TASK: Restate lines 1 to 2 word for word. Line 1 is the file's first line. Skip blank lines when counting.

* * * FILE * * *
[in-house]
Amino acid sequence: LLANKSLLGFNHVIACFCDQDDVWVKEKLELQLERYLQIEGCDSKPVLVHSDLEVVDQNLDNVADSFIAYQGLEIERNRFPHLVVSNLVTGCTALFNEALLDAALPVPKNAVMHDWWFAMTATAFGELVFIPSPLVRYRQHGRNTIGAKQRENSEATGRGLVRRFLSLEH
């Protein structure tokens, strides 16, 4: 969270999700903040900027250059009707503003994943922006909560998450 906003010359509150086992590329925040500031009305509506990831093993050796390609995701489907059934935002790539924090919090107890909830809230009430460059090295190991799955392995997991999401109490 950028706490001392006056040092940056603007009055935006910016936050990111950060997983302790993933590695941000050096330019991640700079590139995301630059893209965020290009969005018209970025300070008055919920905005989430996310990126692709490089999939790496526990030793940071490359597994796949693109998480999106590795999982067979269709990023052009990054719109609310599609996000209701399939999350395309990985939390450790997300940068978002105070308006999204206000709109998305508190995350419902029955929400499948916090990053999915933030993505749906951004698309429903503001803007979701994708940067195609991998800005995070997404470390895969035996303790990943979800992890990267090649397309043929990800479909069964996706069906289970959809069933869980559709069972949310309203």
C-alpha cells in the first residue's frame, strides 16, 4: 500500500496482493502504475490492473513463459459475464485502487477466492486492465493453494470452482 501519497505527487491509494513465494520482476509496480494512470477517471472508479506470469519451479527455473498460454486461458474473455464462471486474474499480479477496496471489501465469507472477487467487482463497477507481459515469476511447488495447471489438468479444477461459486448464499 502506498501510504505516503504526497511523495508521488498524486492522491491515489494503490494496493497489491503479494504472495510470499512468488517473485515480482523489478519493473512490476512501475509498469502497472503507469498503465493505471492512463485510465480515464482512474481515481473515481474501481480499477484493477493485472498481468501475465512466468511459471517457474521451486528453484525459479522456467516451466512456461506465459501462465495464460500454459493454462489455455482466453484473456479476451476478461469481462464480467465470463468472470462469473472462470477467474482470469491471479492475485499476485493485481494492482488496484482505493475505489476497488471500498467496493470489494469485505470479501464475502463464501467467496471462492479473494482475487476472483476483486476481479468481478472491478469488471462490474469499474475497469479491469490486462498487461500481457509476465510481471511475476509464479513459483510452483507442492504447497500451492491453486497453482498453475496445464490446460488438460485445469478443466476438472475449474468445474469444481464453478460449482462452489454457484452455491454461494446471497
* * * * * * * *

[in-house]
Amino acid sequence: LLANKSLLGFNHVIACFCDQDDVWVKEKLELQLERYLQIEGCDSKPVLVHSDLEVVDQNLDNVADSFIAYQGLEIERNRFPHLVVSNLVTGCTALFNEALLDAALPVPKNAVMHDWWFAMTATAFGELVFIPSPLVRYRQHGRNTIGAKQRENSEATGRGLVRRFLSLEH